David Garber

Publishers Weekly
Music journalists Marks and Tannenbaum vibrantly chronicle the first decade of MTV, the pop culture phenomenon that first rocked television screens 30 years ago. Using over 400 interviews, the authors write that the venture was met with skepticism due to its less than traditional start (auditions for VJs "reeked of sleaze") and seemingly out-of-control content. However, "the channel gave a platform to new acts, asking only that they be beautiful or outrageous." It was entertainment 24/7 and the birth of a new era of excess, big hair, and even bigger budgets. Duran Duran feature prominently for early risqué videos, influencing the hardcore visuals of ZZ Top and Mötley Crüe, while black music hit the mainstream with Michael Jackson (and later hip-hop), and women found a powerful icon in the provocative styling of Madonna. At the network, no-holds-barred statements reveal controversy, coke-fueled corporate takeovers, and egotistical stars and ambitious new directors triggering censorship. Still, those interviewed "almost unanimously looked back at this period with joy and happiness, even if they now regret some of the clothes they wore in the ‘80s." The sheer entertainment value within these pages is priceless, so count down to a very good time. (Oct.)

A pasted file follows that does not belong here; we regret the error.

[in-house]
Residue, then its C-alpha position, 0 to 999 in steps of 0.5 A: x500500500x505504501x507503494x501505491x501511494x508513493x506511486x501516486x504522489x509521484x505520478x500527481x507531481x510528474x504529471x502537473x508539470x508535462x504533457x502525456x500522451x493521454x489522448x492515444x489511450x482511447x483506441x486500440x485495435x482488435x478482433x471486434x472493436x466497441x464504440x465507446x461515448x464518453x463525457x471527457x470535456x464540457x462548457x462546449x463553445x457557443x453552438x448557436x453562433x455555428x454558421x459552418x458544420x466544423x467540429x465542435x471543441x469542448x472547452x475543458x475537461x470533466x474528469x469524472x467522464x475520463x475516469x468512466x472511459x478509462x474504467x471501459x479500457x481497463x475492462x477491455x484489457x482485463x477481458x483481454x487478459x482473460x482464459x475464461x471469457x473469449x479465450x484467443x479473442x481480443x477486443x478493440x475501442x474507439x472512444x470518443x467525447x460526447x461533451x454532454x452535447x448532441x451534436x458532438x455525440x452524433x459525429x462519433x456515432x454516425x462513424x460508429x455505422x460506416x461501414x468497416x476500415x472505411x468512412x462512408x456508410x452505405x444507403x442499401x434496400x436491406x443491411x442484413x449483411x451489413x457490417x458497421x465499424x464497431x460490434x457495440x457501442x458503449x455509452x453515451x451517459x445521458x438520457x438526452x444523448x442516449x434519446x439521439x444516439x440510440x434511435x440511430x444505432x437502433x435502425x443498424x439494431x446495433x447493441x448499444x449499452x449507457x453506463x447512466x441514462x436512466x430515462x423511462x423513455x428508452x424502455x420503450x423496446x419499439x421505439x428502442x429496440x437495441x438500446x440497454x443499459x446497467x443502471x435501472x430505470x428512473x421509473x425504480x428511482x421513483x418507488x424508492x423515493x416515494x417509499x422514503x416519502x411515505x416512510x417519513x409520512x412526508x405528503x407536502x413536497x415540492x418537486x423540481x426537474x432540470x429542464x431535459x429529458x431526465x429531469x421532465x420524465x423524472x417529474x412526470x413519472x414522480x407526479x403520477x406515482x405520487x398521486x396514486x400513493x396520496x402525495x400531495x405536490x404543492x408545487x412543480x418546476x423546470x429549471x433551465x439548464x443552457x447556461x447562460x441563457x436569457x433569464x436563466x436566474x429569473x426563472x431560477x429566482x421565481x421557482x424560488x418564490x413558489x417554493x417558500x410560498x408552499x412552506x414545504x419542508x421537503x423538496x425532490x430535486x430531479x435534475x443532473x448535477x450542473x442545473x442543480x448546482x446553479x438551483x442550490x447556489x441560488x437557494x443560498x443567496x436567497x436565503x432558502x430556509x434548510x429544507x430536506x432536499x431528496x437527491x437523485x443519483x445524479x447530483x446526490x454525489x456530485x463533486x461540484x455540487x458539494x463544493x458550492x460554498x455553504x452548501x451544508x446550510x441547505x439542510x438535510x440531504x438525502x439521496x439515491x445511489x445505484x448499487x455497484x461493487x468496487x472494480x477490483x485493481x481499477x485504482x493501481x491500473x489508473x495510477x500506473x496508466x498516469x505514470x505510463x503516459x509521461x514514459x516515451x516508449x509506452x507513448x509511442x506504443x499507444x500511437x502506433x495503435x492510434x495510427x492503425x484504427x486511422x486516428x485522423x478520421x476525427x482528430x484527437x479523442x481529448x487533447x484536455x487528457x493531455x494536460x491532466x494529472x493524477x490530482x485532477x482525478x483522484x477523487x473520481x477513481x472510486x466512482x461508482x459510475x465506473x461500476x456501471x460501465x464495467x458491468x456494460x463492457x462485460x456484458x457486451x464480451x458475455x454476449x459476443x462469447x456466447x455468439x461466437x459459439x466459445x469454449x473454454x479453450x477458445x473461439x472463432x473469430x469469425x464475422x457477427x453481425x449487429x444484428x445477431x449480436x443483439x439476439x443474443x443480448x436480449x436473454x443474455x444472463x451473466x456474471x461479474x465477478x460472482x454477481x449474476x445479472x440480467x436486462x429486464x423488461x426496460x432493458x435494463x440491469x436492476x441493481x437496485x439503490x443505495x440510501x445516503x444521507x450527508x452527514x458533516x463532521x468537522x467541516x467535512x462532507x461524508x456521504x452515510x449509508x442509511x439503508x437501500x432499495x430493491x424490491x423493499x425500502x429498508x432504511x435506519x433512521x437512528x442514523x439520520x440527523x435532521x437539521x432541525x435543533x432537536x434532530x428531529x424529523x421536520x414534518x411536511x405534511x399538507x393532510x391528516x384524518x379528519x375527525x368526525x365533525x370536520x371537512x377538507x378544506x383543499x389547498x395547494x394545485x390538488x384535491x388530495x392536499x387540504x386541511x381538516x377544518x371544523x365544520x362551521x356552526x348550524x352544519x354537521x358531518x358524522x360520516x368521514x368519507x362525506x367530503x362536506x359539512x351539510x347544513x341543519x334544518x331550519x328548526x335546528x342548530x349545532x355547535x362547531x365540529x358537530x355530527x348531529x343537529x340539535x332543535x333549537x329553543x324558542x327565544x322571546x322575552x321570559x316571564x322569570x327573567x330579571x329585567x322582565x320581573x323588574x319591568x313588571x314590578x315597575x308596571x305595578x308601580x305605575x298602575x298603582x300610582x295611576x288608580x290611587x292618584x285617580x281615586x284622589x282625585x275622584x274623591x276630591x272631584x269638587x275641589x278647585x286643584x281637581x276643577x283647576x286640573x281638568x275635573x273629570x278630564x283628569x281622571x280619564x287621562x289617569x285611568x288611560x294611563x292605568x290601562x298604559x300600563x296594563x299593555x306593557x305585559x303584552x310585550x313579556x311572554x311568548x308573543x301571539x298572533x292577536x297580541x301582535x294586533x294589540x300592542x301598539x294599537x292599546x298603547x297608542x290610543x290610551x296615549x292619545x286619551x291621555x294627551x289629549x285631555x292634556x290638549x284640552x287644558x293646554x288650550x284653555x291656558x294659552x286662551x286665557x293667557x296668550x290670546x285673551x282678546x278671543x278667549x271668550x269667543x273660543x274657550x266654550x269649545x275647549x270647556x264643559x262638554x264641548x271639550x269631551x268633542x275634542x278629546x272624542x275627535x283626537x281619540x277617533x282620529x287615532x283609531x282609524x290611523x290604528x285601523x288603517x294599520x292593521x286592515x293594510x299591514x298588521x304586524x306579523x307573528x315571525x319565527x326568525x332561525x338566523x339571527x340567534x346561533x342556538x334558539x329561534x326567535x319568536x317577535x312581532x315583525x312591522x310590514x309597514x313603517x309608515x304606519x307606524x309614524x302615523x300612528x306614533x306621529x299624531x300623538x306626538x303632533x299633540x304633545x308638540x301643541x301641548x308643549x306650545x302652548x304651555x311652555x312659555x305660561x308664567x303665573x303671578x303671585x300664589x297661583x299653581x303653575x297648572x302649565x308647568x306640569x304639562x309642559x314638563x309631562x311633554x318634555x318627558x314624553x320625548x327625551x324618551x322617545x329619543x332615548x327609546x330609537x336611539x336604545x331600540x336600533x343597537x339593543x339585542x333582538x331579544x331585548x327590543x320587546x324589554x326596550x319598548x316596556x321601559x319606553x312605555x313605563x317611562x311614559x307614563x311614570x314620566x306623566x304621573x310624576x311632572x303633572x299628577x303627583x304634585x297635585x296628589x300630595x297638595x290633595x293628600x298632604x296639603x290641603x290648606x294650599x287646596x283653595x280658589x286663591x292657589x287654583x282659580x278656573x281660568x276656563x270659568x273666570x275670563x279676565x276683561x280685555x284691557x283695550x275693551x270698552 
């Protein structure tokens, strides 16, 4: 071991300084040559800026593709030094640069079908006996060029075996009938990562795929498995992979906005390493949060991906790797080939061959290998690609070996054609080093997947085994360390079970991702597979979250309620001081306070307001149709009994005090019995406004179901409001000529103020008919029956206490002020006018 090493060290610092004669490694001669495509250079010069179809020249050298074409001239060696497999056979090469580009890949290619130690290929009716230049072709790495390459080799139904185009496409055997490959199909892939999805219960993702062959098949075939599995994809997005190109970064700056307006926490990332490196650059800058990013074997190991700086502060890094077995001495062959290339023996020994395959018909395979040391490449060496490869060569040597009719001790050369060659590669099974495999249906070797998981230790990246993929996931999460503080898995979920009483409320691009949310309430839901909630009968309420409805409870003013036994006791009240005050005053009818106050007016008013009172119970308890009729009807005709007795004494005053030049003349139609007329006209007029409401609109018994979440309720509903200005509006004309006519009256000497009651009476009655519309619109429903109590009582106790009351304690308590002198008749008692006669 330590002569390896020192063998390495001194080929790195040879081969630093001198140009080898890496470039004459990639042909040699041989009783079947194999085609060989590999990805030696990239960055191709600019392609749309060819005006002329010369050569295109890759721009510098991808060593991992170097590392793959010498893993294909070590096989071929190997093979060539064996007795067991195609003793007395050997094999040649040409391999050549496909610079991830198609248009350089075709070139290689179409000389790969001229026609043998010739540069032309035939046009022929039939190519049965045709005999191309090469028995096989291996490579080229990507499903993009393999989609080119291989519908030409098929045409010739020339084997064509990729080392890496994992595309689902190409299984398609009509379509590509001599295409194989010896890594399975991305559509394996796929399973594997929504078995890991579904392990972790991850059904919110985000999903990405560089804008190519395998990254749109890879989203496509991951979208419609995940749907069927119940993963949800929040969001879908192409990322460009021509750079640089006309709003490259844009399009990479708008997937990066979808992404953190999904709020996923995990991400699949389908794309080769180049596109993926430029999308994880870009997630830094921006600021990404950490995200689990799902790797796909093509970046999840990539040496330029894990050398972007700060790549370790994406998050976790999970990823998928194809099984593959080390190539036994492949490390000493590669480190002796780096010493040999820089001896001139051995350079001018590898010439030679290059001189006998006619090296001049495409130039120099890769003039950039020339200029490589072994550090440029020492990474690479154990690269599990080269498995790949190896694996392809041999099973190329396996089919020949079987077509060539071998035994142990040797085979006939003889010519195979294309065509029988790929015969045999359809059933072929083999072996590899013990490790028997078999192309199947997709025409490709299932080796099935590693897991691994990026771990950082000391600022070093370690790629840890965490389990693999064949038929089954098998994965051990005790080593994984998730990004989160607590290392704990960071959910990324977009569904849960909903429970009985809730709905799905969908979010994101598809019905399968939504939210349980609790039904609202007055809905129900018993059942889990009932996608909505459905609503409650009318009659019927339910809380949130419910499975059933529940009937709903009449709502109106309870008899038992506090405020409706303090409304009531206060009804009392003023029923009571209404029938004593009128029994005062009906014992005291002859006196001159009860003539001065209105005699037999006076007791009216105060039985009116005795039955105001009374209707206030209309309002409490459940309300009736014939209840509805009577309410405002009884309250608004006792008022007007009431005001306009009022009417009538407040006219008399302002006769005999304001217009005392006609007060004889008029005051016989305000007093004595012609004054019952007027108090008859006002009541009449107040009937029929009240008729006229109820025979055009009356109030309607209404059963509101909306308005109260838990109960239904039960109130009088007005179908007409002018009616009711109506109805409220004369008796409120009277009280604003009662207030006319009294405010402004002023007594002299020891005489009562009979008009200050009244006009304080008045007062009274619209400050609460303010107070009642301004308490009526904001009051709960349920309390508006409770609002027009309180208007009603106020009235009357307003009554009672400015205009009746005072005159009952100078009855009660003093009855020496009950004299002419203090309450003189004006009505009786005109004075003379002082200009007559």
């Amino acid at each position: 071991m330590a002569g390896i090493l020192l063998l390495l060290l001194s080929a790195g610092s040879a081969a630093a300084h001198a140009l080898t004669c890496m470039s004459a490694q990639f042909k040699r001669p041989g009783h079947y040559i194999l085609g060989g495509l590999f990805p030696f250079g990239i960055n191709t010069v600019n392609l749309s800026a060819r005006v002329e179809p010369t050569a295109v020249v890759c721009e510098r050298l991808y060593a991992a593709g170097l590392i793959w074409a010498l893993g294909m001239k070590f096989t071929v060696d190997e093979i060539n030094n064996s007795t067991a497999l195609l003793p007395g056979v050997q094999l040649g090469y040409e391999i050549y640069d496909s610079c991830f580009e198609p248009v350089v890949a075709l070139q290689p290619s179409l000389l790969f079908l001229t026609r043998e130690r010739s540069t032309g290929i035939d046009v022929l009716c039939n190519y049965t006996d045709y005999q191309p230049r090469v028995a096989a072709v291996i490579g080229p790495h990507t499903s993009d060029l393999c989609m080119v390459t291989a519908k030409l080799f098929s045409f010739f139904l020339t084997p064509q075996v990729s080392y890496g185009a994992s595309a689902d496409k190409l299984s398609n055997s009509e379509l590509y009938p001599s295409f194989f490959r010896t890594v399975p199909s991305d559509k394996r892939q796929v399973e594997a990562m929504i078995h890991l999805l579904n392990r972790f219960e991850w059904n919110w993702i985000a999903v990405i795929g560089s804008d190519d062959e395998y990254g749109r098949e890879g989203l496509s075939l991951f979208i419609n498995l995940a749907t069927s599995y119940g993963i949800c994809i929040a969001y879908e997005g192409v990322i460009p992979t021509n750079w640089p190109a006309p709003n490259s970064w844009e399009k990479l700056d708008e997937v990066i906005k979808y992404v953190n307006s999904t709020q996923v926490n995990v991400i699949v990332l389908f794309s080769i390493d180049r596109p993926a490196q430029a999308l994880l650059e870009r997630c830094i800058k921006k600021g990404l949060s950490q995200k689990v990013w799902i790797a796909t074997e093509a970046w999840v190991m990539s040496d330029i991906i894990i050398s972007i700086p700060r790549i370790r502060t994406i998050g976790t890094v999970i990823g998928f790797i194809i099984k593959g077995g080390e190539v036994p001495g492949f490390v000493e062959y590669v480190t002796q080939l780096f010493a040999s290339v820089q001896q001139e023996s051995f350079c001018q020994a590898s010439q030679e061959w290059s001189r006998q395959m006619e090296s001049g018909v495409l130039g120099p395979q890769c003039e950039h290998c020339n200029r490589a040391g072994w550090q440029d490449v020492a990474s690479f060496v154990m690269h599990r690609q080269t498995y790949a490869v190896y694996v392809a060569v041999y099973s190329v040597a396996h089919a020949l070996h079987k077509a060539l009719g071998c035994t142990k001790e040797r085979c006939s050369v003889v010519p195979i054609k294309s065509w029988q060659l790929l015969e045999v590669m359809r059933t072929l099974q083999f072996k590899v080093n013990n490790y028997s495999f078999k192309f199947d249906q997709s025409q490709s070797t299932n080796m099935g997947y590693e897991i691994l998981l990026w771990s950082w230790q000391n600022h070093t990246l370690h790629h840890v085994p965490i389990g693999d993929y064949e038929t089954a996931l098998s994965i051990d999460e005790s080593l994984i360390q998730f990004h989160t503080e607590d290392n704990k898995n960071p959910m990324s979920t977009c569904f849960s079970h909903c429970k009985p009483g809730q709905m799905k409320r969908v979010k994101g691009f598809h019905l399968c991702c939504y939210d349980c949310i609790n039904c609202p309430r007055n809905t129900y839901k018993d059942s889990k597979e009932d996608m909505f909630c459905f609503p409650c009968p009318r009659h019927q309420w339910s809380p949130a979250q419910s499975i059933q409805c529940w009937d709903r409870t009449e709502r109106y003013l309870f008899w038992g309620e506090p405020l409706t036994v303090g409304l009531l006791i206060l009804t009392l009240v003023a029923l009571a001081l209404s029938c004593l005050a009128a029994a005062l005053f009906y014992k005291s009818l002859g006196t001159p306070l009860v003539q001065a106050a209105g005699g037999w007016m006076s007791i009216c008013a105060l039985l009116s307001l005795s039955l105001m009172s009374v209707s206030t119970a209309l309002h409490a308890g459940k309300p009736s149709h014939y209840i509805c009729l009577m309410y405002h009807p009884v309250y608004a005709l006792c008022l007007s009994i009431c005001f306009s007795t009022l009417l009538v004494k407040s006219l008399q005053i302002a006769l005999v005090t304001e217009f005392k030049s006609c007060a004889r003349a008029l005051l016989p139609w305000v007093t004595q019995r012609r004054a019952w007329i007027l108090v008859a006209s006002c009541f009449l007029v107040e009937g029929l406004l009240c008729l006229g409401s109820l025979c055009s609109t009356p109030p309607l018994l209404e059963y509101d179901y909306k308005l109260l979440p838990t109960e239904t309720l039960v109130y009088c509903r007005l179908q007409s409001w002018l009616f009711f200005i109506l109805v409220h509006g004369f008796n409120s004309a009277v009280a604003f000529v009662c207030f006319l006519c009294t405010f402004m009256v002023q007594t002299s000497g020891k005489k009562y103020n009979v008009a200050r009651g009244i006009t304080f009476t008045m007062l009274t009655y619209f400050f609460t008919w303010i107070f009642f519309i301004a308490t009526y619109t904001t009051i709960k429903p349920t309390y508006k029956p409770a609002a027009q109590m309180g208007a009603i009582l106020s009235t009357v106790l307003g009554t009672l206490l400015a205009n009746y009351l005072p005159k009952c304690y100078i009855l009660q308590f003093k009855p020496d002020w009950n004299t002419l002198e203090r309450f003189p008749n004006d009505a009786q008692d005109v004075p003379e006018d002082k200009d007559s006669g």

Grantland
The entire Grantland staff is obsessed with the book -Grantland
Hollywood Reporter
The writers certainly did their homework, chronicling the wild and crazy ride of the network in the words of its own eclectic cast of characters...there is plenty to sink your teeth into with this book. -Hollywood Reporter
Modern Tonic
It's part voyeurism, part nostalgia, part social commentary - the perfect pulp non-fiction read for the cooling months ahead. -Modern Tonic
TG Daily
I WANT MY MTV chronicles MTV as I, and many others, would like to remember it: a lot of fun when it first came on the scene and a joy to watch every day -TG Daily
Hits
Insiders are already buzzing about the book, which does for music television what Fredric Dannen's Hit Men did for indie promotion. -HITS
-Rolling Stone

"Highly entertaining" -Rolling Stone
-New York Times

"It reminded me of those long days watching MTV, back when it still played videos...riveting." -New York Times